Wednesday, February 07, 2018

Springing thoughts

Two days after the last snow left
I saw the tiny hint of life
in colour, purple, on the mud
which rain had flooded winter-long,
and thought of Spring.
Encouraged by the silent sun
the lack of wind, the sudden song
- a blackbird sitting on a pole -
in air so silent I could hear
the rush of wings above my head 
as pigeons - should I call them doves?
 - set off briskly over roofs 
and gardens, sodden mossy lawns
and foodless shrubs where dunnocks live
I stopped, for long enough to feel.

But what I felt was not the joy
that children feel when freedom calls
but rather that nostalgic pain
more keen with every passing year
that tells me each Spring takes us up
the path towards that distant peak
where only faith says flowers will bloom.

© C.M.M 02/18

Tuesday, December 12, 2017

Another Advent

Another Advent

for AM, who suggested possibilities

From the darkness that returns
each year we sing our plaintive song
and ask that God will come again
and fill our lives with what we know
and hardly know is all we need.
The fire burns low, the night is long,
and yet we feel in some way held
within the circle of this flame
that still we tend with anxious care
in some place hidden from the eyes
that mock and laugh and turn away
with restless ease towards their end.
The world too turns, and we await
the power that fills our life with light
and let our alleluias ring
within the darkness of the earth.

C.M.M. 12/17

Wednesday, December 06, 2017

Argyll Weather

A Sonnet for Jim

The rain drifts in grey curtains from the hills
and turns the loch’s black surface into lace
before a random wind takes up the chase
that now obliterates the day it kills.
The burn beside me gurgles as it fills
and overflows. There’s water on my face,
the path I followed gone without a trace,
enthusiasm drowned in sudden chills.

But as I turn to make my sodden way
to shelter, warmth …dry feet … a sudden gleam
appears. It’s like another day.
The wet rock all around me starts to steam
and birdsong cuts the air as if to say
This is Argyll. Things are not what they seem.

C.M.M. 12/17

Wednesday, October 12, 2016


Aonach Eagach, Glencoe

The path is steep and rocky
and my body’s growing tired.
I’m looking for the summit cairn,
the peak I hope to find - 
and at the top I’ll rest awhile
and take a look around, 
decide if I’ve the energy
for the track above the cloud.

For I know that there's more climbing, 
there are still flowers at my feet,
but weariness keeps nagging me - 
a voice I cannot cheat.
I’ve wandered far, I’ve sung my songs, 
the wind is still as sweet, 
but all of us are passing through
to where all pathways meet.

My track is strewn with metaphor
and words mean what you read.
We all of us hear different songs
along the roads we tread.
 But looming in the distance
 or rising at our feet
that final hill is where we go
and where all pathways meet.

© C.M.M. 10/16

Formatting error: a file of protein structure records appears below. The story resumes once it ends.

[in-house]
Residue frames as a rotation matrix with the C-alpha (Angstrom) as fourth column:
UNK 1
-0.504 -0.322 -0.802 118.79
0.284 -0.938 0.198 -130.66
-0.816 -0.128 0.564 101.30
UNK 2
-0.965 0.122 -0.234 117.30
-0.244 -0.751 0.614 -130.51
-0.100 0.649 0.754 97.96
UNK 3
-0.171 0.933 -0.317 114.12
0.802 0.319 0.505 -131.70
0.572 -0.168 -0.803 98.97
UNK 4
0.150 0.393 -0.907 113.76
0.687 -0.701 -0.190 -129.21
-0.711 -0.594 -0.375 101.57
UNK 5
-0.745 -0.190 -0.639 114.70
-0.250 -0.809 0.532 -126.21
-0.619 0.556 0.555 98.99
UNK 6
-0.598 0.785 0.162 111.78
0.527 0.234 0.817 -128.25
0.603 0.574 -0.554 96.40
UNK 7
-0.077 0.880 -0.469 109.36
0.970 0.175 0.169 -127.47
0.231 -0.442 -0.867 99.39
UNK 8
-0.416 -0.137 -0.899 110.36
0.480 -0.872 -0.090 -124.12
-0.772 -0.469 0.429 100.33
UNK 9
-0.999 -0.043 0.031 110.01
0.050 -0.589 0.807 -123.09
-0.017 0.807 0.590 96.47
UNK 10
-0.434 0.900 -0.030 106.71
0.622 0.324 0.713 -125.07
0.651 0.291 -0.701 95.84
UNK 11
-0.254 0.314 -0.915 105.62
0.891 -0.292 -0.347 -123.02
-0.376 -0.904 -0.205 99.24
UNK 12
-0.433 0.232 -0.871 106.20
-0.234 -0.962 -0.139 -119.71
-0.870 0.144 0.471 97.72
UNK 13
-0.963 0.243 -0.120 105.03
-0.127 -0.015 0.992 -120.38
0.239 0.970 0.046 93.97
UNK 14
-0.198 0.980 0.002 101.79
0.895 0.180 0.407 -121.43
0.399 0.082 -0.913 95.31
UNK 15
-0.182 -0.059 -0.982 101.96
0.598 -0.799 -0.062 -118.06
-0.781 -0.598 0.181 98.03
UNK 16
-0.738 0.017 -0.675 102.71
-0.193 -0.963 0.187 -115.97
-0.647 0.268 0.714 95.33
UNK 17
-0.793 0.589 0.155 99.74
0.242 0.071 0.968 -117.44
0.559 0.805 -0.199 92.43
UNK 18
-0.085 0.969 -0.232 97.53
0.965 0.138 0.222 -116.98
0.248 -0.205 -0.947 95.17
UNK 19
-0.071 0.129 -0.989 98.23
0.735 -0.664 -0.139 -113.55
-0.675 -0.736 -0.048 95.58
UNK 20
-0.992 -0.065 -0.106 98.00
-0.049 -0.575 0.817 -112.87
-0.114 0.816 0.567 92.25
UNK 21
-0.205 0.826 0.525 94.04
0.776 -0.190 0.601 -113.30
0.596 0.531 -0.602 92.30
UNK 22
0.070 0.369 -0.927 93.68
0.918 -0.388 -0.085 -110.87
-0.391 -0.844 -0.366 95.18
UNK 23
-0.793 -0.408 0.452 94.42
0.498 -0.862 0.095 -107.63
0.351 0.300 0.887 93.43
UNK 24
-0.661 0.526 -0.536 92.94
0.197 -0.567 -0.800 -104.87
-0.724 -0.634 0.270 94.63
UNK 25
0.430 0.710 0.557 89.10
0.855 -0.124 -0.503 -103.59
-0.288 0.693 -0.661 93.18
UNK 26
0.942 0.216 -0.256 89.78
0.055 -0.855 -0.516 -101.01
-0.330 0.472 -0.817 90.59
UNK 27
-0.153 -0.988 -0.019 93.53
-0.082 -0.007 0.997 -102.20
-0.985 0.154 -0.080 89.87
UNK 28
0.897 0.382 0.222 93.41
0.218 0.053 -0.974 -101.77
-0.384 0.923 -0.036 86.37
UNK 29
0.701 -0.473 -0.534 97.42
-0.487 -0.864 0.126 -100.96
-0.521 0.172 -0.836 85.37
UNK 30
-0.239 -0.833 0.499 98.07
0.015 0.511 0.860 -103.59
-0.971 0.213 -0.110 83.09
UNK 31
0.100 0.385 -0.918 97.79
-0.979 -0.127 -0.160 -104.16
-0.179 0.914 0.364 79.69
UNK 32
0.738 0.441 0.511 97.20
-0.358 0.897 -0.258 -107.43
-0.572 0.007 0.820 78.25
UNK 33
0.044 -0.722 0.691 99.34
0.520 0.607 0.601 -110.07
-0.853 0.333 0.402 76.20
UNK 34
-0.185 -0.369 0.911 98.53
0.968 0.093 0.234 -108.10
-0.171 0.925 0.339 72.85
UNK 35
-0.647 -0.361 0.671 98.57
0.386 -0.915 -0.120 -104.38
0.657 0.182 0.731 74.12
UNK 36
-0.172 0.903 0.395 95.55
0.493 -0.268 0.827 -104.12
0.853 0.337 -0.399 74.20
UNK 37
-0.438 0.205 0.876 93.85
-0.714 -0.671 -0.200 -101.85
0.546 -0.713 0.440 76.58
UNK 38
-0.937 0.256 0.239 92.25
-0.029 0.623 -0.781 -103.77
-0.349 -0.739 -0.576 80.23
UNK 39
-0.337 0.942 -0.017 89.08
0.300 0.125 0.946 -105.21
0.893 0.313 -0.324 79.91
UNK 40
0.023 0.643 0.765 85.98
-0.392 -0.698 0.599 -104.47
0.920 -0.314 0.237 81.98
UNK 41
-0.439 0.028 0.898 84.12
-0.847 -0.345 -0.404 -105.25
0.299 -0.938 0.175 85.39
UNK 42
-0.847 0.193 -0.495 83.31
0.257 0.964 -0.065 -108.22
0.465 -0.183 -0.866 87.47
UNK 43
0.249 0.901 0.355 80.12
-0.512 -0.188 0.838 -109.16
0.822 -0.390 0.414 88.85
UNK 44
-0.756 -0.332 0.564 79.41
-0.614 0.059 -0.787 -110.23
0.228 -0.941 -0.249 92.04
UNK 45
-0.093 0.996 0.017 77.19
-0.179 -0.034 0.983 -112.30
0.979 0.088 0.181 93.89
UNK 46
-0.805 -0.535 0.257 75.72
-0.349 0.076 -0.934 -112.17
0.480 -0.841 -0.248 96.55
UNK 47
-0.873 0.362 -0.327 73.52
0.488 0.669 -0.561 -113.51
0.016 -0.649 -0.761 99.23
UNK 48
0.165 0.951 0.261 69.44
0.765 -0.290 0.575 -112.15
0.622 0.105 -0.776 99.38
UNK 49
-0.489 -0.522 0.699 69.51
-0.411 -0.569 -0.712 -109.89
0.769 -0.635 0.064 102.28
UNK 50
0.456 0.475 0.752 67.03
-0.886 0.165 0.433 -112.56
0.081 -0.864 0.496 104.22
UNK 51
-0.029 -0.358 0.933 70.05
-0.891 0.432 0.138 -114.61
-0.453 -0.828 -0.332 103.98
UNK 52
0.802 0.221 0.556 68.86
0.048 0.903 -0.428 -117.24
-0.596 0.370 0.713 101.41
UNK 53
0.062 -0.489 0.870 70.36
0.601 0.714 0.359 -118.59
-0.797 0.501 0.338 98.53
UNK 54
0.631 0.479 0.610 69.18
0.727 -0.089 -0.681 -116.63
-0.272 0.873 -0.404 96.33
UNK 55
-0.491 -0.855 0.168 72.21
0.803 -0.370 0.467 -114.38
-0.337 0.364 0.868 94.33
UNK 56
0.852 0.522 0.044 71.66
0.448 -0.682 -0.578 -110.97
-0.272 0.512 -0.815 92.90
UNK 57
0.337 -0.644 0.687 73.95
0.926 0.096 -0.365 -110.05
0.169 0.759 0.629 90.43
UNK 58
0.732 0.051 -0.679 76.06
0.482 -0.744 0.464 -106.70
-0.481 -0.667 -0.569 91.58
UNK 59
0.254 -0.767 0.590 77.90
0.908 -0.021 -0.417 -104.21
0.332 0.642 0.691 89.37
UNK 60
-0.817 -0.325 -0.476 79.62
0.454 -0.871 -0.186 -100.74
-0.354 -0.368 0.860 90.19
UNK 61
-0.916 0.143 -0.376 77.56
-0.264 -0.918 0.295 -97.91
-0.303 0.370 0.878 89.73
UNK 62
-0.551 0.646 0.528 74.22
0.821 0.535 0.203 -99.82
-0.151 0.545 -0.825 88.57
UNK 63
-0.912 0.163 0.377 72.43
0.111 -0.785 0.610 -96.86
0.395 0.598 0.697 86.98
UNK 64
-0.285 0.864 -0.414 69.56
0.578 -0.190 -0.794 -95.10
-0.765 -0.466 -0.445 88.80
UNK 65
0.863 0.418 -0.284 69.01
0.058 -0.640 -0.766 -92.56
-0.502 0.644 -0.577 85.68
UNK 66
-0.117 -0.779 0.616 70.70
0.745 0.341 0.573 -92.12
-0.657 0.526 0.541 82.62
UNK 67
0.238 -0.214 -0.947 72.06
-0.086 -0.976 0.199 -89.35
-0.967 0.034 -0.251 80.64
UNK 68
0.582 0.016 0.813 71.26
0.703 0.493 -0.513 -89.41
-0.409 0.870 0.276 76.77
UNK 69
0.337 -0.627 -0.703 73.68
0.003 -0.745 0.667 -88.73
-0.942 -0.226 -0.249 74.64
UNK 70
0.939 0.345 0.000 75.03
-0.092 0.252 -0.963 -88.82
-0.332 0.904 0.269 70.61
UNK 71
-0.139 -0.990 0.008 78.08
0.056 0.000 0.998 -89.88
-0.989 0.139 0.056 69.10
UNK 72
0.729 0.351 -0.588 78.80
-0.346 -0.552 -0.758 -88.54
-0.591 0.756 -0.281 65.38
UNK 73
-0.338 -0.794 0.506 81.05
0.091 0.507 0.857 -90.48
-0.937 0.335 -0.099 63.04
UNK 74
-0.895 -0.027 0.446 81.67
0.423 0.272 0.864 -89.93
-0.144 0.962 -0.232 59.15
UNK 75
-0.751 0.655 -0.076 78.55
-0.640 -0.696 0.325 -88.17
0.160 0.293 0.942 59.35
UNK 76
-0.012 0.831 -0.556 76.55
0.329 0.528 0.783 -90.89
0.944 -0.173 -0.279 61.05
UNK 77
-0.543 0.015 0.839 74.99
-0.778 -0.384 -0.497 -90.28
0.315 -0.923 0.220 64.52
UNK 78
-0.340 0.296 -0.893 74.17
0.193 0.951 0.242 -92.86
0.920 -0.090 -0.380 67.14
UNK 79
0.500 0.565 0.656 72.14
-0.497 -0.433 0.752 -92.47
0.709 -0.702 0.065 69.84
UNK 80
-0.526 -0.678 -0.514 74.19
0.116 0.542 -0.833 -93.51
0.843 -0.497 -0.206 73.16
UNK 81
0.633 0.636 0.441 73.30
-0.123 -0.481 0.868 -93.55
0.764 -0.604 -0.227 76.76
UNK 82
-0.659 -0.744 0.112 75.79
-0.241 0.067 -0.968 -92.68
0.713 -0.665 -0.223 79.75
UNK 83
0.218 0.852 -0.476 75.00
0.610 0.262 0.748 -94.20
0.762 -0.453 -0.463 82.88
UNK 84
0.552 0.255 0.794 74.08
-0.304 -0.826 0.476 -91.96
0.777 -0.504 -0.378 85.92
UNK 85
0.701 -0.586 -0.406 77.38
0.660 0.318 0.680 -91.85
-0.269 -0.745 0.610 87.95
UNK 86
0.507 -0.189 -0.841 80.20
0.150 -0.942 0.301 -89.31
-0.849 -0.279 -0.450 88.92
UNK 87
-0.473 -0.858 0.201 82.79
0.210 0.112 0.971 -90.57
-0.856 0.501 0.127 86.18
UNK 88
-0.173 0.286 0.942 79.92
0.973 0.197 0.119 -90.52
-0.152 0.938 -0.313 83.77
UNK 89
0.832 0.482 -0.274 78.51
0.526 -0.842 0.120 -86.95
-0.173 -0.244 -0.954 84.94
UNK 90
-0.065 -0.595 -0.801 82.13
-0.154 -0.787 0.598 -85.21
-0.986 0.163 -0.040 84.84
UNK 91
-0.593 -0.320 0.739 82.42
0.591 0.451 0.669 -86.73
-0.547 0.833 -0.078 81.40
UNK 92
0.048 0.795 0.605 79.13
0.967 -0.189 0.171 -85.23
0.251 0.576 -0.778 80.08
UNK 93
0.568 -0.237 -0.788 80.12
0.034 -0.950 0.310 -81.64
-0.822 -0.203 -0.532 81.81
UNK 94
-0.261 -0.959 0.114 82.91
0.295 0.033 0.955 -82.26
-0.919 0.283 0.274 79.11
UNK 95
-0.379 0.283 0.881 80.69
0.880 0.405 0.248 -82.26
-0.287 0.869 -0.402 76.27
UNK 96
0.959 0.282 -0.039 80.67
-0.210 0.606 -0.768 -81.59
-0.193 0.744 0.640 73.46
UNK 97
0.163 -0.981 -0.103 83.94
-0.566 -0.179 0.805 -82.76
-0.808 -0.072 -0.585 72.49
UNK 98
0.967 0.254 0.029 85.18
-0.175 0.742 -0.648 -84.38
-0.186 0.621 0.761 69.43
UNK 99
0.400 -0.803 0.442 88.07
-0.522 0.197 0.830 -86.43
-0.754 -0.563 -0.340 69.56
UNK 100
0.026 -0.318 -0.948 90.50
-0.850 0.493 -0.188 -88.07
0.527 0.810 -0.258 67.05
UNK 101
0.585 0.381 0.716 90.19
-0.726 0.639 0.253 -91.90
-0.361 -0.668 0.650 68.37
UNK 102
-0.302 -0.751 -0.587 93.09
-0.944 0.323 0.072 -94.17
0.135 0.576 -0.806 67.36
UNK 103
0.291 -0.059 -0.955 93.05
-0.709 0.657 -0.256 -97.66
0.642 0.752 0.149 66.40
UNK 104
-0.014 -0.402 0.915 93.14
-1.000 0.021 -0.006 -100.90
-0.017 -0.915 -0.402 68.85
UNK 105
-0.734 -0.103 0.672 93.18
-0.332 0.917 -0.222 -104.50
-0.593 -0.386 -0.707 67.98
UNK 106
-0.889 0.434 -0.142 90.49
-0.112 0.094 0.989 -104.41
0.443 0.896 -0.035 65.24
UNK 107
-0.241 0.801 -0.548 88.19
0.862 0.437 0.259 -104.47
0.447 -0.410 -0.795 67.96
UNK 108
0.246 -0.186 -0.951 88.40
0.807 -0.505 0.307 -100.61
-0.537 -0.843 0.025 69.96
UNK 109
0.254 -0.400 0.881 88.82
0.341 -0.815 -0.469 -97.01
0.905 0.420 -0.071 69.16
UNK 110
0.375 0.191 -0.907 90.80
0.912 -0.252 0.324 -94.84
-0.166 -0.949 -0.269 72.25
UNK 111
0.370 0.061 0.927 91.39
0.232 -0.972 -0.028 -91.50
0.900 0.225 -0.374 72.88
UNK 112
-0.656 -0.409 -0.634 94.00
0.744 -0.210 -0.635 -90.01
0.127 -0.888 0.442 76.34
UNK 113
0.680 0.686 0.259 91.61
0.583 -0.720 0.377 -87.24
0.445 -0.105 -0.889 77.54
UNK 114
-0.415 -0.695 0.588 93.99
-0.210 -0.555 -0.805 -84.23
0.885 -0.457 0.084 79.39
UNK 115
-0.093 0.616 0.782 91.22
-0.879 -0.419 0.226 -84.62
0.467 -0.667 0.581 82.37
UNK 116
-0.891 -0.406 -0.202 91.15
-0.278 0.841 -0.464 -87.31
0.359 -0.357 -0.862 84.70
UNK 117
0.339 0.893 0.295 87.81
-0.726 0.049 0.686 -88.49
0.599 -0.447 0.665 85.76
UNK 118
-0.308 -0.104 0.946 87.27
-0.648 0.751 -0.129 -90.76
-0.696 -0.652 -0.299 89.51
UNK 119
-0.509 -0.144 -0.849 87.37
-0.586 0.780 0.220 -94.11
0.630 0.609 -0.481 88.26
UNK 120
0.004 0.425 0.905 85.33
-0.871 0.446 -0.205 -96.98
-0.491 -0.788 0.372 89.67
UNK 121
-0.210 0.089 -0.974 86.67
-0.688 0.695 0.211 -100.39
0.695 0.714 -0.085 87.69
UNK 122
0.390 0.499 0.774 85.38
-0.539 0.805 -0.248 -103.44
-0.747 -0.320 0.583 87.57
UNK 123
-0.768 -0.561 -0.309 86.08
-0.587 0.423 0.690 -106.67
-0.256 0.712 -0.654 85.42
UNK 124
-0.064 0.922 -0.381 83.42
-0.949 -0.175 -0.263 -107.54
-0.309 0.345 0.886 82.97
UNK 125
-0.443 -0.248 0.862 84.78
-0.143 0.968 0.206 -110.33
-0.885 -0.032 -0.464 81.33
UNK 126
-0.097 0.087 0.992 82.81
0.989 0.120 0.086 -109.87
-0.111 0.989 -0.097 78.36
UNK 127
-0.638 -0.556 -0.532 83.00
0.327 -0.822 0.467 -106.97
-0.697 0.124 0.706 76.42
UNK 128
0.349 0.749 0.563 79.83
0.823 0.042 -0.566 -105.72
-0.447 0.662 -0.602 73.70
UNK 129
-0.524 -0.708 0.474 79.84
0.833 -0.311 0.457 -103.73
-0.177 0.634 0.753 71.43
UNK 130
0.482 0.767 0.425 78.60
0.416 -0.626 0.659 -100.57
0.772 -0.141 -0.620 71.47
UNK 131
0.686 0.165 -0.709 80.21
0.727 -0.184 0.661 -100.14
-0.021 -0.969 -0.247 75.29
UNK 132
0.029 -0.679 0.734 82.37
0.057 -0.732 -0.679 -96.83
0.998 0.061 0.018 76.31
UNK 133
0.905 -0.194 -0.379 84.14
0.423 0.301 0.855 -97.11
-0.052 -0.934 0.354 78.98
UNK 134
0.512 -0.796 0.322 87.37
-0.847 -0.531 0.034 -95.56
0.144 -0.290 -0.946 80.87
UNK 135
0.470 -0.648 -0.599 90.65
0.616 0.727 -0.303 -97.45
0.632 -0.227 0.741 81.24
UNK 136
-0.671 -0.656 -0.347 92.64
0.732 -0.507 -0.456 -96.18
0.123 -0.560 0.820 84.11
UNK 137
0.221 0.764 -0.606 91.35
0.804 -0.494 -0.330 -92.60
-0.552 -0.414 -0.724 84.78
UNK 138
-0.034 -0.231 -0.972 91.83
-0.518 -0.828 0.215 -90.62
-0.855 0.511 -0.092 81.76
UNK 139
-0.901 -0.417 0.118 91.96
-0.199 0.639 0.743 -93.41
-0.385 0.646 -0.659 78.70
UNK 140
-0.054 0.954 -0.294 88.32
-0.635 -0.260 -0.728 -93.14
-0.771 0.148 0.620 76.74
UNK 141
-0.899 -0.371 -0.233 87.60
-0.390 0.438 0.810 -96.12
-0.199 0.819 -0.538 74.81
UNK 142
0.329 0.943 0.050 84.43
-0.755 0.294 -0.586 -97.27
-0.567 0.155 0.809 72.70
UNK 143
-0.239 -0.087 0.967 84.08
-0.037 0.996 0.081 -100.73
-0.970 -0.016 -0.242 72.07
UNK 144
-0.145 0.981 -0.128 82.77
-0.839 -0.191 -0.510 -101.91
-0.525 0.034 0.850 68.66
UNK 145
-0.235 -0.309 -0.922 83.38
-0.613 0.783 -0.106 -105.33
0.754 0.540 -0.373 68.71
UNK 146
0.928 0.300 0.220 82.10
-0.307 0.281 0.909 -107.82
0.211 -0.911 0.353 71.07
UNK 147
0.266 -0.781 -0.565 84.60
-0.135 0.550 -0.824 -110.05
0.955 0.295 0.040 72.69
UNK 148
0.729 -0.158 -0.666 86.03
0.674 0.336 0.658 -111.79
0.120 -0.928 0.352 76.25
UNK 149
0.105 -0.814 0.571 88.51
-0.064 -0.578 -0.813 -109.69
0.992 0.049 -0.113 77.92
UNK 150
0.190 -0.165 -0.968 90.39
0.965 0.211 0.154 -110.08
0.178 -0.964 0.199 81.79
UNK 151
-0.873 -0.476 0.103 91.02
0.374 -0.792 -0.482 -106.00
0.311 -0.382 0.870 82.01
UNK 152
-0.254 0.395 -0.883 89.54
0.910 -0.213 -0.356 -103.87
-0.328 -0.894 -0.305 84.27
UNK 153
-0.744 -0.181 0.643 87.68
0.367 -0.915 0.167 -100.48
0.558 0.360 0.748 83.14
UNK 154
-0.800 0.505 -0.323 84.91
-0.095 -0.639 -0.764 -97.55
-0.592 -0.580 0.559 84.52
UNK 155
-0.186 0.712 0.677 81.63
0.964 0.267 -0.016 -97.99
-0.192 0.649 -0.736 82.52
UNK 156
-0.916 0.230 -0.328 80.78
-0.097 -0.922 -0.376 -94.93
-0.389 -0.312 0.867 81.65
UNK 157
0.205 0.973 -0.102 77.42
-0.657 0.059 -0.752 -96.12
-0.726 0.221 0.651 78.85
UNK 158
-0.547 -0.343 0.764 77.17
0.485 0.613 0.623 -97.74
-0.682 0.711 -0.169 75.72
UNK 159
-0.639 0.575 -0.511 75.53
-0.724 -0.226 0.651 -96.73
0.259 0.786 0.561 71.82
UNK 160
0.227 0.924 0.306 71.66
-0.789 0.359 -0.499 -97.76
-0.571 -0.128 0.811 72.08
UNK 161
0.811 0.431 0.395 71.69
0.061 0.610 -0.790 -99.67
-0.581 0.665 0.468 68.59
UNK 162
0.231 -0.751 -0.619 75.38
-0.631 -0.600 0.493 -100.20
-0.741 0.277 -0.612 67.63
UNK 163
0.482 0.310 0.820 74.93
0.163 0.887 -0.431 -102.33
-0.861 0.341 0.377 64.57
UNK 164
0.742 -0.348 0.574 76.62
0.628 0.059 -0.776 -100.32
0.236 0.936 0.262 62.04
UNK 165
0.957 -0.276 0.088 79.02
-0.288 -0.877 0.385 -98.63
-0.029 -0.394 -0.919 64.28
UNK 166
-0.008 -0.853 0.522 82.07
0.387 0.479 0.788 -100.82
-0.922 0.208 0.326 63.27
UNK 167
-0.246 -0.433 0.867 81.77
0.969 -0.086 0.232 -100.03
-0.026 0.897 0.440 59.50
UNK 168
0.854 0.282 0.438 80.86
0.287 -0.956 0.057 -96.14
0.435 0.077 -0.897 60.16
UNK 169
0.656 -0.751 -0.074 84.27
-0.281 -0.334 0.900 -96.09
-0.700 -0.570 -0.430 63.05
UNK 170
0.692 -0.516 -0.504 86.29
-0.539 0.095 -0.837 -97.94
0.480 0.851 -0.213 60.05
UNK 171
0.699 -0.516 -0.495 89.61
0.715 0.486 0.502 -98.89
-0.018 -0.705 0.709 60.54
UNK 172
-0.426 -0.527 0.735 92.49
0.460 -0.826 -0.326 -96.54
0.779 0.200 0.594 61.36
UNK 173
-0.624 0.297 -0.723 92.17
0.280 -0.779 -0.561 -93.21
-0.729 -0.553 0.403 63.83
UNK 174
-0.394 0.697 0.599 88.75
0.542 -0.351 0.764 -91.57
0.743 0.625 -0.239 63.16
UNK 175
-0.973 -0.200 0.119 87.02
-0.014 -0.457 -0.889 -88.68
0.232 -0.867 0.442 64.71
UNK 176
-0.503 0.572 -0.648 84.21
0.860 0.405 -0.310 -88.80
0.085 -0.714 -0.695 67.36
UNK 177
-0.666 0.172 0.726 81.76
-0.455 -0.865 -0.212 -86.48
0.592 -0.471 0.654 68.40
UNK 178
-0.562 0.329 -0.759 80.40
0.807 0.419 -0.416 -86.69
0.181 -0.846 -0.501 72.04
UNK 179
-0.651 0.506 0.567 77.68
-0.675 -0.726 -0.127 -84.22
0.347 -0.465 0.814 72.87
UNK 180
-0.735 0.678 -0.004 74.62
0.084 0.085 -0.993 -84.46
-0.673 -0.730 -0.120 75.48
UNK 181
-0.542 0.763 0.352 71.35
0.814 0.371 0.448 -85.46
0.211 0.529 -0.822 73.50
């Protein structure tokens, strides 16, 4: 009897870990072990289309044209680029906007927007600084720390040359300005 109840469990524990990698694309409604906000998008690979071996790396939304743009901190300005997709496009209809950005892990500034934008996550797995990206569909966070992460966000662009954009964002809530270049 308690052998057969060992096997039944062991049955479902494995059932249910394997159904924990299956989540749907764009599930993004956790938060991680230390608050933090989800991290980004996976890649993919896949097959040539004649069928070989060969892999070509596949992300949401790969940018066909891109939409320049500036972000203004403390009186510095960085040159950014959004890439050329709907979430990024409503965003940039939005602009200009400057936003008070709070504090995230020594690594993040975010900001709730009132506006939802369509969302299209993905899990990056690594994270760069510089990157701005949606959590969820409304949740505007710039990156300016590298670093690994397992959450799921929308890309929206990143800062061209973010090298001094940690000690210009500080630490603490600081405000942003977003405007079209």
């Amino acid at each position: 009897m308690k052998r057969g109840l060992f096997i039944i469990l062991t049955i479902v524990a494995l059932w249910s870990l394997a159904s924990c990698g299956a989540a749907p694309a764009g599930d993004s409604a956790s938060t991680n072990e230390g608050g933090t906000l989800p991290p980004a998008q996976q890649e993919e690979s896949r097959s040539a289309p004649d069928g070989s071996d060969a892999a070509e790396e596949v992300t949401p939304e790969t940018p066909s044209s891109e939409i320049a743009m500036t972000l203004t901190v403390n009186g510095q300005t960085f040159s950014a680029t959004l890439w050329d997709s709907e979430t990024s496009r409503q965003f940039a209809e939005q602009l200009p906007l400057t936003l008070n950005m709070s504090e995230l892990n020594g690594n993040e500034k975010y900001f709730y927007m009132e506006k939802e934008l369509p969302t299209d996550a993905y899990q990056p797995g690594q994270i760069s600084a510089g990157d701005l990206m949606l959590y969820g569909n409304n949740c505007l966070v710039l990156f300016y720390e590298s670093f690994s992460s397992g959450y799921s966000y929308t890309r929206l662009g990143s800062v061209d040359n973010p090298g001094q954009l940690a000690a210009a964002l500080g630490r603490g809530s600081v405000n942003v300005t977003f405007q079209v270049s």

Saturday, March 09, 2013

Eyes wide open

One pale, quiet morning, 
I open my soul’s eyes 
unarmed with faith or company, 
responsibility or joy, 
and see quite plain
the vastness of it all, the loneliness, 
the very impossibility of life.
A hand in the desert - 
will there be a hand? 
Someone who knows the way
to travel this grey distance
and find the distant hills?

The question hangs
in the still air. But 
in the birdless silence
is that the gentle ripple
not mocking or sardonic
but inviting, is that -
oh please, is that -
a companionable laugh?

© C.M. 03/13

Friday, September 21, 2012


I have walked the high places, seen
the haze in the glaciated
trough beneath my feet;
I have heard the raven’s croak
among tall crags, felt the winds
keen around my head. I have
trusted my life to a friend, sensed the
taut rope’s reassurance,
known the joy of balance
on the white path’s ribbon.
I have sensed the unseen God in
the fierce, dangerous joy, the
tension and the trust, and always,
always the wind of his breath
piling the tumultuous clouds,
sweeping the pale sky clear.

©C.M.M. 12/01

Friday, September 14, 2012

Arles: Feria du Riz

Photo ©Fraser Shiells, by permission

Sitting at lunch beneath the shade
we heard the gunfire - loud, sharp - 
and then the growing noise of cheers
above the music of the band
and rushed to line the barricade
between us and the road.
And what came next was troubling to
the me that thinks I’m civilised
as horses clattered in the dust
and lances waved and suddenly
I saw the bulls - small, dusty, black
and gone: a swiftness barely seen
as bodies swirled and young boys clawed
and darted in among the hooves
and grabbed and cheered and strutted there.
And my blood raced in sympathy
as small dogs yapped beside my legs
and all my civilised disdain
was pulverised and lay in dust.

C.M. 09/12

This was a fascinating, thrilling and ultimately disturbing experience - the more so because I had not anticipated the event. I'm grateful to my friend Fraser Shiells for his photo - the speed of everything made it hard to capture, and this moment, when one of the bulls escaped the corralling horses and headed back down the road on its own, was especially dramatic.